Books will be available for purchase at the event by our partners on this event, Little Shop of Stories. DEAM relies on contributions of non-perishable food and basic health supplies. DEAM buys many canned goods from Atlanta Food Bank at pennies on the dollar, but the items pictured below are always in short supply. For a list of needed items, please click here [https: Scream meets YA in this hotly-anticipated new novel from the bestselling author of Anna and the French Kiss. It's been almost a year since Makani Young came to live with her grandmother in landlocked Nebraska, and she's still adjusting to her new life.

And still haunted by her past in Hawaii. Then, one by one, the students of her small town high school begin to die in a series of gruesome murders, each with increasing and grotesque flair. As the terror grows closer and the hunt intensifies for the killer, Makani will be forced to confront her own dark secrets. The exhibition is located in the Periodicals Gallery at the Decatur Library through September 29, Thursday evening, September 7, , we will host the second and final "White Glove Night", when we put away the "do not touch" signs, and provide participants with white gloves- allowing firsthand exploration of the books in the exhibition.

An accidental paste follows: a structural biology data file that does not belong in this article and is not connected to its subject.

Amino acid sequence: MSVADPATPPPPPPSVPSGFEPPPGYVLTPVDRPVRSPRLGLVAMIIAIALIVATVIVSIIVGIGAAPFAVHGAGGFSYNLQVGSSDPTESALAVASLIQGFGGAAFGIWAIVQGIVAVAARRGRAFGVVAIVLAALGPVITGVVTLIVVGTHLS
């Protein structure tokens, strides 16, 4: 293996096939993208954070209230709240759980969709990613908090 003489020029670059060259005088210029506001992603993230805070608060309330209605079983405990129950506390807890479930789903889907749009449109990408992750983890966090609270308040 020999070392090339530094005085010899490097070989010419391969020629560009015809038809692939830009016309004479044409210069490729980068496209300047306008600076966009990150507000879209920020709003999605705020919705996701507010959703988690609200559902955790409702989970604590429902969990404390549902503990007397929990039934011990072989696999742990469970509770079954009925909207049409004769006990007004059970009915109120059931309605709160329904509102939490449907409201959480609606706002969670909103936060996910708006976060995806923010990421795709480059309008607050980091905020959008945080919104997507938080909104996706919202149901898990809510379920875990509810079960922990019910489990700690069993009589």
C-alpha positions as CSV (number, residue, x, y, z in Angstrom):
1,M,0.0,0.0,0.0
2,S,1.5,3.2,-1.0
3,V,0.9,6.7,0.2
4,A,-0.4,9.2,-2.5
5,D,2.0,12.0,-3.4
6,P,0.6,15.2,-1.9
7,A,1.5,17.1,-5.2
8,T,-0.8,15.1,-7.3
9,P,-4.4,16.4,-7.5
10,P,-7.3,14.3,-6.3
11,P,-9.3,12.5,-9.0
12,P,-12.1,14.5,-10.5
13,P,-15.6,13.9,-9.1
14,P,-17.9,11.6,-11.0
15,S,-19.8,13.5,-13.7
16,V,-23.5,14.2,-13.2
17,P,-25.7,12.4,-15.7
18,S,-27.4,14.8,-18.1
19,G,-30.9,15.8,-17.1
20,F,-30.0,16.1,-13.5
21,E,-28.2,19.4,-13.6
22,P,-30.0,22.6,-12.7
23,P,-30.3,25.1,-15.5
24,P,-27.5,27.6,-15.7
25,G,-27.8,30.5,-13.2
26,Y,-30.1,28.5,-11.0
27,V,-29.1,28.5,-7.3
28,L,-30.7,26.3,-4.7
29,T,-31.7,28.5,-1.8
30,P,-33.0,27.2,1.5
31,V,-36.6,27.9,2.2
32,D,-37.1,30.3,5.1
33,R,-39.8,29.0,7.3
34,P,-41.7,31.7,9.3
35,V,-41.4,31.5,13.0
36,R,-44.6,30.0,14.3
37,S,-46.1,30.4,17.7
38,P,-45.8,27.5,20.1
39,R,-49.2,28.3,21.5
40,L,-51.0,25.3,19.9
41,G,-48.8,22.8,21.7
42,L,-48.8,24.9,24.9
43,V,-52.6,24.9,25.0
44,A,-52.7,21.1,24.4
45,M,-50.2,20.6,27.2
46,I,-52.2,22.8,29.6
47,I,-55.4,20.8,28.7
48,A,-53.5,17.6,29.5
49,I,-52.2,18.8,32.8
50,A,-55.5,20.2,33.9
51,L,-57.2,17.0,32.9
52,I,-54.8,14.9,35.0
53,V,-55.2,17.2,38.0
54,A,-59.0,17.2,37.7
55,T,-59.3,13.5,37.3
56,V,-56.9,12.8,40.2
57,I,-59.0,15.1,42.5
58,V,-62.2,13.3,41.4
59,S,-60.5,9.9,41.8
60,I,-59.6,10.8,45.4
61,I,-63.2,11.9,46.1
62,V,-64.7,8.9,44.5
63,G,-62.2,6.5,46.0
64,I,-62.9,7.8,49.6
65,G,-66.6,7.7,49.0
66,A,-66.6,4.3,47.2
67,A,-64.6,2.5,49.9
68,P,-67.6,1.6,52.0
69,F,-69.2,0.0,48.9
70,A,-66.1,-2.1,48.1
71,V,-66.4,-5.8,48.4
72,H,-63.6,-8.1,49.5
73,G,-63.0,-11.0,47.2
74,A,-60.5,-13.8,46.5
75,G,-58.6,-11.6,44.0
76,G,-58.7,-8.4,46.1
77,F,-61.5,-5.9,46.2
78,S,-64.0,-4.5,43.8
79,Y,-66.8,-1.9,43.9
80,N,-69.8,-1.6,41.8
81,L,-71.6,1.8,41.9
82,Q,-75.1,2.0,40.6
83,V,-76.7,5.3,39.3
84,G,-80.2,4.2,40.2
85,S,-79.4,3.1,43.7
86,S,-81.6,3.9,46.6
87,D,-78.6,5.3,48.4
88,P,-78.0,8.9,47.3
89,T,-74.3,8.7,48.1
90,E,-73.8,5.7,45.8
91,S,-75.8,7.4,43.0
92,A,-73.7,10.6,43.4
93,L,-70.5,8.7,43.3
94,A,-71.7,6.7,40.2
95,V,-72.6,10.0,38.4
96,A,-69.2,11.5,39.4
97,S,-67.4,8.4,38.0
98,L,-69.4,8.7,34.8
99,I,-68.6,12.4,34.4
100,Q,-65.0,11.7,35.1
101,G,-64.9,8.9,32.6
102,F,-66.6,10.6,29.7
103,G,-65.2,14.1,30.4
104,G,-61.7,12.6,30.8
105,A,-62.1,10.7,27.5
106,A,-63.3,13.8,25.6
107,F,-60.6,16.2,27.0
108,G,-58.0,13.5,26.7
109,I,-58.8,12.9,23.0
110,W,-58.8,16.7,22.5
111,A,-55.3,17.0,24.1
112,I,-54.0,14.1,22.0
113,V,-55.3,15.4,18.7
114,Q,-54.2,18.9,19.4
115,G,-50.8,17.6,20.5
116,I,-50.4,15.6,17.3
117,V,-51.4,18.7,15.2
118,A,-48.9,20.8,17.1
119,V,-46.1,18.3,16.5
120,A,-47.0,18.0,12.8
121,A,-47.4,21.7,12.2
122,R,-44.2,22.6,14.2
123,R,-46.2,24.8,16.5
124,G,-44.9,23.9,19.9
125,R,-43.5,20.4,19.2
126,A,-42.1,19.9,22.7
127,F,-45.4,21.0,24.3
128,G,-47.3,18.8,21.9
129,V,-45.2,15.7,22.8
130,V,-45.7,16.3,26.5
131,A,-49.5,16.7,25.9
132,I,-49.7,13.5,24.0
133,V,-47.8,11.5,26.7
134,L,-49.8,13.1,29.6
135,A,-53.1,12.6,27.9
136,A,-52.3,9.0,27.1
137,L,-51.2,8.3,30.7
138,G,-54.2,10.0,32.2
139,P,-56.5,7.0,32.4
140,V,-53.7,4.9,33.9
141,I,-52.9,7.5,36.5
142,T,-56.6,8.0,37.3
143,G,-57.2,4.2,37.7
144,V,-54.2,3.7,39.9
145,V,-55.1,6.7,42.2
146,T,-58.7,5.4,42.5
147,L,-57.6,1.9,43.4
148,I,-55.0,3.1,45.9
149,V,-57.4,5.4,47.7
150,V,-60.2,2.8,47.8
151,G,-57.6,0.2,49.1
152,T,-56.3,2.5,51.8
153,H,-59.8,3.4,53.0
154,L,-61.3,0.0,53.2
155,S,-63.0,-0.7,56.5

Flip, fold, crank, and discover all the wonderful things hidden in the pages of these books! What you eat matters—for your health, for the environment, and for future generations. In this riveting investigative narrative, McKenna dives deep into the world of modern agriculture by way of chicken: Consumed more than any other meat in the United States, chicken is emblematic of today's mass food-processing practices and their profound influence on our lives and health.